Daily Herald front page, 27 July 1945
Labour wins! Whilst we saw a very different story unfold in May, things were very different in July 1945. There had not been an election since 1935, World War II had just ended, and people were demanding huge social changes.
In 1942, the economist William Beveridge published the Beveridge Report, which documented the poor social conditions of the time. The report identified five main problem areas:
The report greatly influenced Labour’s manifesto, entitled: ‘Let Us Face the Future’. They promised to challenge these problem areas with a cradle to grave welfare state. These policies won Labour, led by Clement Attlee, a landslide election, with a majority of 145 seats. Though the polling day was 5 July, the results were not announced until 26 July, due to large volumes of votes coming from service men overseas.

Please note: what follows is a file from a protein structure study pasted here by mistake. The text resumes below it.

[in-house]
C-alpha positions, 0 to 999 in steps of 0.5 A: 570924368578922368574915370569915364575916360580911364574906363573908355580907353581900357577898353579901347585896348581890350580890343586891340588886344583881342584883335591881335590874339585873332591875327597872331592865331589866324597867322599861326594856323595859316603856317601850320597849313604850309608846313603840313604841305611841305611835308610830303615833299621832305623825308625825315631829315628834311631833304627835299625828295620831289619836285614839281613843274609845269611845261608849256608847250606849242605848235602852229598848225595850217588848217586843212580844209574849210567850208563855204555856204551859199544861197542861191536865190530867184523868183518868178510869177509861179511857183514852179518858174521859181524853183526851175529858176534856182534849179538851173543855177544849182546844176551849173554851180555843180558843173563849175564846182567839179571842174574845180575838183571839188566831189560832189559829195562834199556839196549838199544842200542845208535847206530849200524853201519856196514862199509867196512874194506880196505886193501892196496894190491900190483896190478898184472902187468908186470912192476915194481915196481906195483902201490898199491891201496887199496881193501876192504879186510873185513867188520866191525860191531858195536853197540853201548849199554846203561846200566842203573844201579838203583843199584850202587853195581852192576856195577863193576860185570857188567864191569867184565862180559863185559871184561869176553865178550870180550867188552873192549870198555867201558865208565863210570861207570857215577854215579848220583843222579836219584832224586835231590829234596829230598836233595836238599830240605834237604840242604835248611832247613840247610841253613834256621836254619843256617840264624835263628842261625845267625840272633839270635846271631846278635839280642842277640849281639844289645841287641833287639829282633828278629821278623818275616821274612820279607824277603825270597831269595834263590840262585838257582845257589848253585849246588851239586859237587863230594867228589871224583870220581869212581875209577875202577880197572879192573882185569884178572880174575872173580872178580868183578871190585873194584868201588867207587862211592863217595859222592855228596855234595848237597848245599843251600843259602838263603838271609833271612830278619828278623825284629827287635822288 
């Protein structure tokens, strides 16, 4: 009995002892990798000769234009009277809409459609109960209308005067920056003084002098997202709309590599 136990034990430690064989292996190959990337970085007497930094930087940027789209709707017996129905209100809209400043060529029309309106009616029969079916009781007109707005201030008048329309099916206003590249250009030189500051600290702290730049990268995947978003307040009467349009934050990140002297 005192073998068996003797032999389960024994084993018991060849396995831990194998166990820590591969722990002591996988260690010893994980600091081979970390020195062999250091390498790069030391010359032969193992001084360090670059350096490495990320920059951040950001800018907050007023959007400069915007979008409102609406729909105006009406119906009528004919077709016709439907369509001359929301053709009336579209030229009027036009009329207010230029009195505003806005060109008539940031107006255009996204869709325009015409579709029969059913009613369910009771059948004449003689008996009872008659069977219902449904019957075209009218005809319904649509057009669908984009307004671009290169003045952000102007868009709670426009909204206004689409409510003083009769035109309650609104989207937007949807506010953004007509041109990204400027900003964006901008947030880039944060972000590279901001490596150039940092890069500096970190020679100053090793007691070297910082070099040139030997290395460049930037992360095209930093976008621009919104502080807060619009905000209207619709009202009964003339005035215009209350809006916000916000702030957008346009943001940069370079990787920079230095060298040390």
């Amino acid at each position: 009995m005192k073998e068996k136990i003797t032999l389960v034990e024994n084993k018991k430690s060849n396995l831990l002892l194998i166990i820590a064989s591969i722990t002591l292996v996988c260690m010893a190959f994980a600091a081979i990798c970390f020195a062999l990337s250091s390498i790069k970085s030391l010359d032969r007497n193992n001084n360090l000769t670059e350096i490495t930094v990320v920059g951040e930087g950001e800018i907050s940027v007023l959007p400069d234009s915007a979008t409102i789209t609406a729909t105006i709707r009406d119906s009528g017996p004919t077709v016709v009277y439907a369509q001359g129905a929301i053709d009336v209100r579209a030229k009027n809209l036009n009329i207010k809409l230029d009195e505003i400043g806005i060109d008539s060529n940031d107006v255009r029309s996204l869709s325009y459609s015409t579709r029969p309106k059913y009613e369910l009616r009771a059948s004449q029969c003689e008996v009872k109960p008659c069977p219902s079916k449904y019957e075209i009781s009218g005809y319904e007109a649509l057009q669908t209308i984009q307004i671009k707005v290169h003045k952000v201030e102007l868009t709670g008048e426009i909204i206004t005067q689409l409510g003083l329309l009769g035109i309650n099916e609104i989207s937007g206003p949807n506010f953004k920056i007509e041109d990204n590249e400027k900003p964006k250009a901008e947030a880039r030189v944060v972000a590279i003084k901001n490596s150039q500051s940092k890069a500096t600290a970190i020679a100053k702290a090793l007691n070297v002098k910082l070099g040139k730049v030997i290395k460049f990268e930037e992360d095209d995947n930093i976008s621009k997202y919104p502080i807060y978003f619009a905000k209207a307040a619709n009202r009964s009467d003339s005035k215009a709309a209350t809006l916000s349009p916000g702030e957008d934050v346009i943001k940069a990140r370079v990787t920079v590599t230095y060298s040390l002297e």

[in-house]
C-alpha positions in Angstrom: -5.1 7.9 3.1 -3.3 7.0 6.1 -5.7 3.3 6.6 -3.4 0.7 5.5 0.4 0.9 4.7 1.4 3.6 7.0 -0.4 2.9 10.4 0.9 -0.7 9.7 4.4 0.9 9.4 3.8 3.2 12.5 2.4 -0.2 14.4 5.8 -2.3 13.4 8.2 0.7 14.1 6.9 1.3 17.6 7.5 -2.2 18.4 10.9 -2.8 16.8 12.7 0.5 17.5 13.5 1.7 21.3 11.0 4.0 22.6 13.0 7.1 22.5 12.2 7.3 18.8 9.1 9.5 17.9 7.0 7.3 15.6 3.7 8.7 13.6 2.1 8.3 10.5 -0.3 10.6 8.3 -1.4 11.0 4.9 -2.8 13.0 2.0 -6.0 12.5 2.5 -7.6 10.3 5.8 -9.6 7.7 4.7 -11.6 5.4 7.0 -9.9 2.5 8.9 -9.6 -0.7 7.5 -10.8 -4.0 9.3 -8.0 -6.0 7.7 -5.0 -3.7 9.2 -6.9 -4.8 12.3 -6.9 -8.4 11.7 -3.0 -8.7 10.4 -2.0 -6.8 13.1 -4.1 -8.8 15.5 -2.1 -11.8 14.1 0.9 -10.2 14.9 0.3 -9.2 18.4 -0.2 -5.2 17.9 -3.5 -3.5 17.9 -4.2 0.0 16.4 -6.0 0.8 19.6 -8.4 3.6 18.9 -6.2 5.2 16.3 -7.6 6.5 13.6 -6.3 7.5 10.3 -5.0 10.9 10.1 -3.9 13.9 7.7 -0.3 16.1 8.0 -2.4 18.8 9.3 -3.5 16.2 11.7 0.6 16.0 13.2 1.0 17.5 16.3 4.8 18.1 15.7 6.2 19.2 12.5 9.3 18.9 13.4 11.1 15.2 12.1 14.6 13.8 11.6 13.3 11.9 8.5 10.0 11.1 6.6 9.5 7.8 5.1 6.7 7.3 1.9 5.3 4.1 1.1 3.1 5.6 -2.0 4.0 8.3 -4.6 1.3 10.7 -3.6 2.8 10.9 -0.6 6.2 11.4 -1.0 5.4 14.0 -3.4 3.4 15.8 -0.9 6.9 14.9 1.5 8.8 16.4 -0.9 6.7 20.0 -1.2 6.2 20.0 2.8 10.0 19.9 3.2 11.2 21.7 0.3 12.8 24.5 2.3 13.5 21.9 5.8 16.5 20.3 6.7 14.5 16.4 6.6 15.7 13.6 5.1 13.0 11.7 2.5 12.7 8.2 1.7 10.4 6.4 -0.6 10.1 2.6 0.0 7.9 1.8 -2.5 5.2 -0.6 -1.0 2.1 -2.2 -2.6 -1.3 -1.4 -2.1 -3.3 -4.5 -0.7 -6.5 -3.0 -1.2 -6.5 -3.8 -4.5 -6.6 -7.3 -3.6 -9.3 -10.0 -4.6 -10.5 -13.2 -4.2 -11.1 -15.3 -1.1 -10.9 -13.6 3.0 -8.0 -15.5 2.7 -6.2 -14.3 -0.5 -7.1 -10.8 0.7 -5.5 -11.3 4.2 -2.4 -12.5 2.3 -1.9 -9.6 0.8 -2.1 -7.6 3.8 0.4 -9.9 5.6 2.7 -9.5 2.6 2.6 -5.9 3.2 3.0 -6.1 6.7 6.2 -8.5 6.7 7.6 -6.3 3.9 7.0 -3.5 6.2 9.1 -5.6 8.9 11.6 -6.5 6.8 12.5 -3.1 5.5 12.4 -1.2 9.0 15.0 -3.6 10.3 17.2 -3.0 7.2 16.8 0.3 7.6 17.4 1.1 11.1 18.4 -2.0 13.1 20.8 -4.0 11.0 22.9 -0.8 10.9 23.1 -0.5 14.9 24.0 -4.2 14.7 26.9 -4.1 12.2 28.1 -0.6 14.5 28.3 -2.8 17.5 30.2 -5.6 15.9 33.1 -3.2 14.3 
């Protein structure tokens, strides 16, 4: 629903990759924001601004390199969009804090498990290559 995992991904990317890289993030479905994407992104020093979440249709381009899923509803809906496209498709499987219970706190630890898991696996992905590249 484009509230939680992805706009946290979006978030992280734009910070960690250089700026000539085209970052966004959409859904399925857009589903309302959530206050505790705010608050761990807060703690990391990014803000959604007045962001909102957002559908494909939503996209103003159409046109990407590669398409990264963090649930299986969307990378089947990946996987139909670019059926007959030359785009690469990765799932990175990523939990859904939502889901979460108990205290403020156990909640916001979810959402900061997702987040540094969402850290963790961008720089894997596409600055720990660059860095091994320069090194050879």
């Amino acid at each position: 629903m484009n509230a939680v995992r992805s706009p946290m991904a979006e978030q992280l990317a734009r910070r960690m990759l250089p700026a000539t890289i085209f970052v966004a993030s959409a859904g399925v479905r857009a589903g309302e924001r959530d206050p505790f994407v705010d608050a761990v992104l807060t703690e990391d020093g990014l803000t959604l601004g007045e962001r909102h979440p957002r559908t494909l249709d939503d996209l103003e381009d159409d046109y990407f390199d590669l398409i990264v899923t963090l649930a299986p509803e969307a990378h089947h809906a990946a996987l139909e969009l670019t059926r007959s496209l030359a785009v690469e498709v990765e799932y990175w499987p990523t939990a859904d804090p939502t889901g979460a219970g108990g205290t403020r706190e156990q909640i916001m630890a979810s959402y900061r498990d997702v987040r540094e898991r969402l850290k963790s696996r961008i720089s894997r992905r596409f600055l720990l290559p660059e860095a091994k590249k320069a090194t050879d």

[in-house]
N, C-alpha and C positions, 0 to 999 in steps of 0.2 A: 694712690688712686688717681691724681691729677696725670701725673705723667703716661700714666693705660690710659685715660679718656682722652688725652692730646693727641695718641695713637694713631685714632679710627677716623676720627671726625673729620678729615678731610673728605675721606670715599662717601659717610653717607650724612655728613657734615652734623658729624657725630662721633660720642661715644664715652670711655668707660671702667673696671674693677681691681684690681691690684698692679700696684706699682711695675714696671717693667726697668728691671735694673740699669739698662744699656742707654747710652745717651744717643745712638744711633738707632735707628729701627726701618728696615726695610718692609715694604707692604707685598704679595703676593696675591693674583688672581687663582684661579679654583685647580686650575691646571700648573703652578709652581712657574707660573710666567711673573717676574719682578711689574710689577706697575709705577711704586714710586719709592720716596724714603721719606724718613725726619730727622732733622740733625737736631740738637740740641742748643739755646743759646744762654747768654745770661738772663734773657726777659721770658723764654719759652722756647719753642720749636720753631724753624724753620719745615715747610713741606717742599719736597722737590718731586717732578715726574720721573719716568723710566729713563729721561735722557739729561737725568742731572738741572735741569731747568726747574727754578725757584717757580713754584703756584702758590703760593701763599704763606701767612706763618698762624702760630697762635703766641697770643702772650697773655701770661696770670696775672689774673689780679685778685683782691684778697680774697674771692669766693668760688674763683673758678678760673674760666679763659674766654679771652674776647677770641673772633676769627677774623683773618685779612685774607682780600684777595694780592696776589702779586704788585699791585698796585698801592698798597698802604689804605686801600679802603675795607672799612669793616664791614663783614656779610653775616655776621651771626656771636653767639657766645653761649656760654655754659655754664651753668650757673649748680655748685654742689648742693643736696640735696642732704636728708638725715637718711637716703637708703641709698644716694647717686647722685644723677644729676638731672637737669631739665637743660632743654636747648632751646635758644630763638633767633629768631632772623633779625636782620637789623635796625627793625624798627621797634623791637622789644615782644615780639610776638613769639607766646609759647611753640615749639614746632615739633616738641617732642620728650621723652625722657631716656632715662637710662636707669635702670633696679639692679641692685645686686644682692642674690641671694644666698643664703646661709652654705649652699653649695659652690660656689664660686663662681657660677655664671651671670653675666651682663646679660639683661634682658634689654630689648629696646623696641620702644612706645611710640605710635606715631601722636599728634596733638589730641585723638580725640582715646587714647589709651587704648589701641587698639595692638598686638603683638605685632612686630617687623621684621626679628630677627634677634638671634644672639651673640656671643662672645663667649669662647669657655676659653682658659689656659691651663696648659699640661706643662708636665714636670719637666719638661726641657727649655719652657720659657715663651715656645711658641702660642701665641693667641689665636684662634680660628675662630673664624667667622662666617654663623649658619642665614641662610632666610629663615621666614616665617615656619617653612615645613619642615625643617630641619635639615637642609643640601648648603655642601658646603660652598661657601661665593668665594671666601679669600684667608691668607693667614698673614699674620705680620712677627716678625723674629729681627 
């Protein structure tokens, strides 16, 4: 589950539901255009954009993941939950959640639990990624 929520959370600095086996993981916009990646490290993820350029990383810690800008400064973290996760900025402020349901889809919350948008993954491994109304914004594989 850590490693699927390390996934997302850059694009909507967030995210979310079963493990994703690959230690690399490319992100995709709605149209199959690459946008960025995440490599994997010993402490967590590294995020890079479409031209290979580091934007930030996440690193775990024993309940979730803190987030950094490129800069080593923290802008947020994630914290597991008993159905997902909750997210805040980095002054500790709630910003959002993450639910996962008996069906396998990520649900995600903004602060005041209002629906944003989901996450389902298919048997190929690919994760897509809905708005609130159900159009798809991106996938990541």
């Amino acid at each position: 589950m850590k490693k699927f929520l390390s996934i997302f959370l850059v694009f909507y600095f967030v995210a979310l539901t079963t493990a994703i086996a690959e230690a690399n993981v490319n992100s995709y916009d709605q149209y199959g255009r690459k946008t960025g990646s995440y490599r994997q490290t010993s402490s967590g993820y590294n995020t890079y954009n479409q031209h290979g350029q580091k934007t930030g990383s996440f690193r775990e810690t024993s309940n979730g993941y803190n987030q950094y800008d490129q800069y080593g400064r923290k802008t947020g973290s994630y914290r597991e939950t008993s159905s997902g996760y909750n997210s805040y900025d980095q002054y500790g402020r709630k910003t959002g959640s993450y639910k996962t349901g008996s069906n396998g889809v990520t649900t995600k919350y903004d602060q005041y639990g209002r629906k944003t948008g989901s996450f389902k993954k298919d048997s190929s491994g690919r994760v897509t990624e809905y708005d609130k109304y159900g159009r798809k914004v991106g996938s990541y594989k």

The front page of the Daily Herald on 27 July rejoices at Labour’s victory. They announce bonfires in the streets and compare the election to VE Day; Attlee is portrayed as the hero of the hour. The description of Churchill’s last drive as Prime Minister, to Buckingham Palace, complete with his cigar and peace sign, is important – it symbolises the end of the war era and a progression towards better days.
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